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songchick

Retiring with No Family?

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ScribalMarks
2 hours ago, Semisweet said:

Surely the fact that many patients have no one at the ready to drive them home from such procedures is an issue every day at every hospital. And even if a specified relative or friend picks you up, the hospital has no way to know if they actually took you safely home or pushed you out of the car a block away. So why can’t hospitals either let patients without a likely driver call a taxi or ride share that would accomplish the same purpose, or else offer their own transit service to patients in this situation?:mellow:

If you have had an operation you have to have someone with you afterwards, to make sure you don't react badly to the anaesthetics, or have any post-operative complications like bleeding or a fever. If so, that person would be expected to take you back to hospital. 

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Semisweet
8 hours ago, ryn2 said:

Oh, it is, but they won’t do the procedure without your responsible party there to sign.

 

8 hours ago, ryn2 said:

but you and the responsible party sign saying they will take you home and stay with you for the rest of the day.

I had surgery not long ago and was required to have someone pick me up, but all the hospital needed was my friend’s name and phone number to call when I was being discharged so she could swing by for the pickup. A hospital escort watched me get into a car across the street from the hospital exit, but they never laid eyes on my friend nor asked either of us to sign anything. And before she dropped me off at home, she stopped to run some errands.^_^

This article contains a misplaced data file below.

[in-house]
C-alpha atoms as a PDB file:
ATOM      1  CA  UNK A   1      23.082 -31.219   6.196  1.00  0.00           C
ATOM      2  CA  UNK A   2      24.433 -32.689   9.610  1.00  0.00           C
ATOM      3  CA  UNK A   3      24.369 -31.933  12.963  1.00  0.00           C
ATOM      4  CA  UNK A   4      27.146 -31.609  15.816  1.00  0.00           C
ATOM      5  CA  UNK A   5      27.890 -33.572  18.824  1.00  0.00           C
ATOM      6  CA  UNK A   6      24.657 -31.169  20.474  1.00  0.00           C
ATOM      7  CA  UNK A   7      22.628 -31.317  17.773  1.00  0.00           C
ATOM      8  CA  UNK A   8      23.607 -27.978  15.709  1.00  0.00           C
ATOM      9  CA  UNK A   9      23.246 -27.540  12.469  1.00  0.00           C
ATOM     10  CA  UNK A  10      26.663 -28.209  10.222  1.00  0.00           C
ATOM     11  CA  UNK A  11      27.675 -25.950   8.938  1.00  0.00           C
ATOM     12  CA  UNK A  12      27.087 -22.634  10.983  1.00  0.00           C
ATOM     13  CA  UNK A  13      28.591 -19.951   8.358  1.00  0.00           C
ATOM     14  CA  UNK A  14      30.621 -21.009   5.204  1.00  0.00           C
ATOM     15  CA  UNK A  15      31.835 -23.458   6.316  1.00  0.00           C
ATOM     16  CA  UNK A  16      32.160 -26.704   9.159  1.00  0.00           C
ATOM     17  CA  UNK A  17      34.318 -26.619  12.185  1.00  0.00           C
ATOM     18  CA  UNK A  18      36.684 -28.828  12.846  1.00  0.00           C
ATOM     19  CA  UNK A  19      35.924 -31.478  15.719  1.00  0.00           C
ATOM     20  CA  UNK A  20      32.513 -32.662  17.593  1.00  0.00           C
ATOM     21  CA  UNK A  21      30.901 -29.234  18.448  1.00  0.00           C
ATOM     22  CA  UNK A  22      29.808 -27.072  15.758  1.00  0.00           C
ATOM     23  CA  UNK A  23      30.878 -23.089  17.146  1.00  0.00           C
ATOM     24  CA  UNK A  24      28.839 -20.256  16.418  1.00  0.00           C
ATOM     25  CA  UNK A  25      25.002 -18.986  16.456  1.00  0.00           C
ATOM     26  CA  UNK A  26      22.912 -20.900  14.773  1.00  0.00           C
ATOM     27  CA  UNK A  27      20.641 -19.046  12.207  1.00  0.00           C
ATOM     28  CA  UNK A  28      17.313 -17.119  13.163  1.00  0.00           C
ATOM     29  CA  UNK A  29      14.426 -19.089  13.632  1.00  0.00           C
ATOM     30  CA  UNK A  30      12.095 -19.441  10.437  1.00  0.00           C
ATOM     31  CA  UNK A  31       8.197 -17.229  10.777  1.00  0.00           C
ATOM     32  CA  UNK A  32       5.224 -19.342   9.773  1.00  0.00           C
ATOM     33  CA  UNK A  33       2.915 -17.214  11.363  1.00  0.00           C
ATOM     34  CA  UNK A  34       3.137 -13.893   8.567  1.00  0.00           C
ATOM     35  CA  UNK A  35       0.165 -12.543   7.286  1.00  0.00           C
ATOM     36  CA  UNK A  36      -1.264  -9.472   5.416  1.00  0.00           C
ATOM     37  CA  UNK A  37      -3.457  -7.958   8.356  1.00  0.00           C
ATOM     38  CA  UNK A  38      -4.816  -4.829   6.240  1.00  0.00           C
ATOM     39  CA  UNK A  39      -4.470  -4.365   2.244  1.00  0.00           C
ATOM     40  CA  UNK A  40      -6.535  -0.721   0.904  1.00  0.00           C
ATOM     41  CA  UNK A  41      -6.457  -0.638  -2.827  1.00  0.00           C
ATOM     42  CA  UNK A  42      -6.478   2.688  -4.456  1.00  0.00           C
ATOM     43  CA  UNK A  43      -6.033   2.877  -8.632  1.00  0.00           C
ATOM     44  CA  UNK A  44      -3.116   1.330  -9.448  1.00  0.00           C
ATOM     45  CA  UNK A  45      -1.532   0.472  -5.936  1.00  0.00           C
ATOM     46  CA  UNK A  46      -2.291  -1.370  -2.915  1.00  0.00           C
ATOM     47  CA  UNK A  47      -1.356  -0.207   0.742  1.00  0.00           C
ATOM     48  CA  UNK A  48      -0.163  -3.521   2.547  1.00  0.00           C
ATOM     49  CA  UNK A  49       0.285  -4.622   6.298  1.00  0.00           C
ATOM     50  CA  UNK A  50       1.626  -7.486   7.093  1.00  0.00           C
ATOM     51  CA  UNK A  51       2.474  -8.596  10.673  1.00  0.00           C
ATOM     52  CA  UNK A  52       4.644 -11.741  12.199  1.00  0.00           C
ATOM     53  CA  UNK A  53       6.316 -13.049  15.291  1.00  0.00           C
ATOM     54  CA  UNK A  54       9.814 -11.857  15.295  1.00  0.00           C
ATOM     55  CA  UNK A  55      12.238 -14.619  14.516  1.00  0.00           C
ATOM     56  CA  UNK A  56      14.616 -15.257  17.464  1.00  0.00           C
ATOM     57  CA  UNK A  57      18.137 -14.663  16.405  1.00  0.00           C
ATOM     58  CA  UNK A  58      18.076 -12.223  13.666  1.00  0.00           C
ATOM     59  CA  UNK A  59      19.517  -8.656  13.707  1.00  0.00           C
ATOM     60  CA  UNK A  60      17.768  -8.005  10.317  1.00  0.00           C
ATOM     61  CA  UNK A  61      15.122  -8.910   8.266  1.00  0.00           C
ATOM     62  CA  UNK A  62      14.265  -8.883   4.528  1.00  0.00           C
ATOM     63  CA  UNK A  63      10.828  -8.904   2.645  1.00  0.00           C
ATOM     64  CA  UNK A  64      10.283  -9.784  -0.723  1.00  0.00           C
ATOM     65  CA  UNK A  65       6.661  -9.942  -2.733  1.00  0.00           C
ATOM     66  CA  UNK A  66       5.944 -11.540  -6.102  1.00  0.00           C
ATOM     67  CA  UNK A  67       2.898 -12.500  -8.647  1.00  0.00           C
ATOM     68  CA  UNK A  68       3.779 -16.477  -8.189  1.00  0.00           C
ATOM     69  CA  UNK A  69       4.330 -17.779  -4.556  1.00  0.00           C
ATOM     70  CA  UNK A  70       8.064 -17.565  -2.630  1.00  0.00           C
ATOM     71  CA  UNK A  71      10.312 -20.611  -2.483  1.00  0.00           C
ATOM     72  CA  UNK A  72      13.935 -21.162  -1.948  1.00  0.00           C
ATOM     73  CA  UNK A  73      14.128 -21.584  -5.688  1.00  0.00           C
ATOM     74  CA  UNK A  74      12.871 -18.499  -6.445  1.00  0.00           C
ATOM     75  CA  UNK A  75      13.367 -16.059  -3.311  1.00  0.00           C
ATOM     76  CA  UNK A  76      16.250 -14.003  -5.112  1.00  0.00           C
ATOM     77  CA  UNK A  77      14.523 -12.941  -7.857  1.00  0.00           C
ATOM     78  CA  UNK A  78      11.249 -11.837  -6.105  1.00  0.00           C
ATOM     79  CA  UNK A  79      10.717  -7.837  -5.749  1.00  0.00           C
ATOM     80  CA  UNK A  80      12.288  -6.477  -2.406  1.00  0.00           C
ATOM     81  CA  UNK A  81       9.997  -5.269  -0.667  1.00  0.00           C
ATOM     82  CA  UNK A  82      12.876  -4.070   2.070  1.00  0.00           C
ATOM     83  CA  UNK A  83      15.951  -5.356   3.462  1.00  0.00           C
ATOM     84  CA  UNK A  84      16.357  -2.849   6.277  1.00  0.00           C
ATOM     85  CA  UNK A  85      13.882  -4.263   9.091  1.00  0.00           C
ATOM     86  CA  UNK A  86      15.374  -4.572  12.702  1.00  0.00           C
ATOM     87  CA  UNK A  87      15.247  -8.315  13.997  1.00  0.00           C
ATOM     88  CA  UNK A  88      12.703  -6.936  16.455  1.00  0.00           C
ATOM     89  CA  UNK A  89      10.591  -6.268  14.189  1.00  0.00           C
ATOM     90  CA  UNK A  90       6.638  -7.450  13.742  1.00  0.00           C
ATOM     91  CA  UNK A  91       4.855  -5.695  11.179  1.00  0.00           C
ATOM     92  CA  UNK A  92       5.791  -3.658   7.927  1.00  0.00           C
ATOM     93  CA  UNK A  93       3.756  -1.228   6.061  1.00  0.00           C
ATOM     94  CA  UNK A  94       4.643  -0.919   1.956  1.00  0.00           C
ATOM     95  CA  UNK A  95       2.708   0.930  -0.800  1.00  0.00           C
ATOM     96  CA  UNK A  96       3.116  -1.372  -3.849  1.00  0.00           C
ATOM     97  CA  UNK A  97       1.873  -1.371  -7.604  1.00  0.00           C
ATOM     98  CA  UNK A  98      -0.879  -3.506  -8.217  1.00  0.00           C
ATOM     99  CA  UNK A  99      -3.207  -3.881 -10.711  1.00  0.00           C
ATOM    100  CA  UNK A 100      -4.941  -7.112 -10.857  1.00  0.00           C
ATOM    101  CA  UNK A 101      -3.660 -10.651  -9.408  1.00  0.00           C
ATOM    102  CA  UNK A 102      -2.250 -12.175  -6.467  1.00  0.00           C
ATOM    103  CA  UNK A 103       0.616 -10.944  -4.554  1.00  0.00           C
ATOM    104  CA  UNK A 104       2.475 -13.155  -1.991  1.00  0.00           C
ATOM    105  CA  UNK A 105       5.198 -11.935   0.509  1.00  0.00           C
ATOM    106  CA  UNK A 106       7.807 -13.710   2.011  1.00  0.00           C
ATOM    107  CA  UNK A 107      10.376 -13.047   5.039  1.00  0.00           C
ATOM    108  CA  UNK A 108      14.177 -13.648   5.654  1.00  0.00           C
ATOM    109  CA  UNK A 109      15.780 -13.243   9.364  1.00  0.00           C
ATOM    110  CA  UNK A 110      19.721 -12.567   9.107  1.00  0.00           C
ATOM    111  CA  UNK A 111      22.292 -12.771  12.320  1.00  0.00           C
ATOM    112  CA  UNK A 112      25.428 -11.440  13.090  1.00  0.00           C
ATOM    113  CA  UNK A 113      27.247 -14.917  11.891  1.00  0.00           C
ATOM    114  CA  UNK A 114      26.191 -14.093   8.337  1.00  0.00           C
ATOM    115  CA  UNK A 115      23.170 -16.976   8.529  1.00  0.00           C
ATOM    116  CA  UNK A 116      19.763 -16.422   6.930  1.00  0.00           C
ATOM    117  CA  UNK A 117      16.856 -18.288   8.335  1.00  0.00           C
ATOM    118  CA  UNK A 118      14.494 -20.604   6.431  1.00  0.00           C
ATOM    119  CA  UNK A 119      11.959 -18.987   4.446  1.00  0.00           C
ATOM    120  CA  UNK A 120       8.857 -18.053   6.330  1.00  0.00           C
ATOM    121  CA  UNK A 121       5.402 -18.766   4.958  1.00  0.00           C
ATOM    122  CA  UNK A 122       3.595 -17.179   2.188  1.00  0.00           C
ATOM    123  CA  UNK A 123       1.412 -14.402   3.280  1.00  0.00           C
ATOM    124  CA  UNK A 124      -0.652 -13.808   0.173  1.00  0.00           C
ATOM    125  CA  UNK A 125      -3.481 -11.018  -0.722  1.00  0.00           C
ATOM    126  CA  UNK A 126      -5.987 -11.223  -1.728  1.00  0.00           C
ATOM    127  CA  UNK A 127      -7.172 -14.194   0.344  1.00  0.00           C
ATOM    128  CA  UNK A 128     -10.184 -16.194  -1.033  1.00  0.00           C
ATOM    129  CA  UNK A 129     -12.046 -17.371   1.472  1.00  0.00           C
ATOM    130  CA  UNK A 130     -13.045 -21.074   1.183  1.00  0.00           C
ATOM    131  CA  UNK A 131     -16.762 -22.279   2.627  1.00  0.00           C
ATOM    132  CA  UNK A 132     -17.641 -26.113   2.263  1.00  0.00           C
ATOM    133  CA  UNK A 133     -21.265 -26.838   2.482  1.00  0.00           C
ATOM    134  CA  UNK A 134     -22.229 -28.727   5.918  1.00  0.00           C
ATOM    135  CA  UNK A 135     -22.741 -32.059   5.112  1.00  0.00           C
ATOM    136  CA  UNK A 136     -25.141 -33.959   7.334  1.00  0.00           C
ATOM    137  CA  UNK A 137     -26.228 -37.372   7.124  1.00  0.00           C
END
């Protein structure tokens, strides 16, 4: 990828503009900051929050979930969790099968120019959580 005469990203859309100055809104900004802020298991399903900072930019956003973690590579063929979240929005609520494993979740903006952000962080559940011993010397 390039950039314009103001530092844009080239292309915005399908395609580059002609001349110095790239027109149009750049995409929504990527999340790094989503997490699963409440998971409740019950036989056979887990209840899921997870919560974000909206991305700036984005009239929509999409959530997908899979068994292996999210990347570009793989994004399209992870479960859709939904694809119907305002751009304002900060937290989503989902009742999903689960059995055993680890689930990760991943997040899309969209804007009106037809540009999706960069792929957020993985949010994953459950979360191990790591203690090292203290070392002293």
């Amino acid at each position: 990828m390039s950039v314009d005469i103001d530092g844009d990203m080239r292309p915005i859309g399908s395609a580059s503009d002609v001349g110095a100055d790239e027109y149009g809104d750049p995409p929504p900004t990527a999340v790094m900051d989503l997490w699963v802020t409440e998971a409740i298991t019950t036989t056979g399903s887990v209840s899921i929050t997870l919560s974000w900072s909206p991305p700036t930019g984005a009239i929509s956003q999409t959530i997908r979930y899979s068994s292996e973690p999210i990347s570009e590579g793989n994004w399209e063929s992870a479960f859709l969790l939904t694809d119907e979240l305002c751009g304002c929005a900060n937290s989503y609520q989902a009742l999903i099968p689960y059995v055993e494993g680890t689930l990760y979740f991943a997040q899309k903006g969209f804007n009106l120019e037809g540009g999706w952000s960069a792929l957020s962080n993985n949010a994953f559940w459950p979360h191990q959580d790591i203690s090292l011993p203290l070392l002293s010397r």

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teatree
6 hours ago, AmaechiJones said:

If you have had an operation you have to have someone with you afterwards, to make sure you don't react badly to the anaesthetics, or have any post-operative complications like bleeding or a fever. If so, that person would be expected to take you back to hospital. 

Exactly. I have a single friend who had sinus surgery a couple of years ago. He asked me to be his person to go to a couple of appointments with him and then to spend the night after surgery to make sure there weren't any complications. Luckily my work schedule at the time allowed me to be there for him.

 

I was also asked (and agreed) to be an elderly friend's designated personal representative (DPR) for her health care matters...and even ended up being with her when she died. She truly did not have anyone else, as her parents were of course deceased, she had never been married or had children, and was an only child. And most of her friends were her age (late eighties) and wouldn't agree to it due to their own health issues. (I was also the executor of her will, but that's a whole other story....)

 

It's a problem, though, when we have no one to rely on!

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teatree
6 minutes ago, Semisweet said: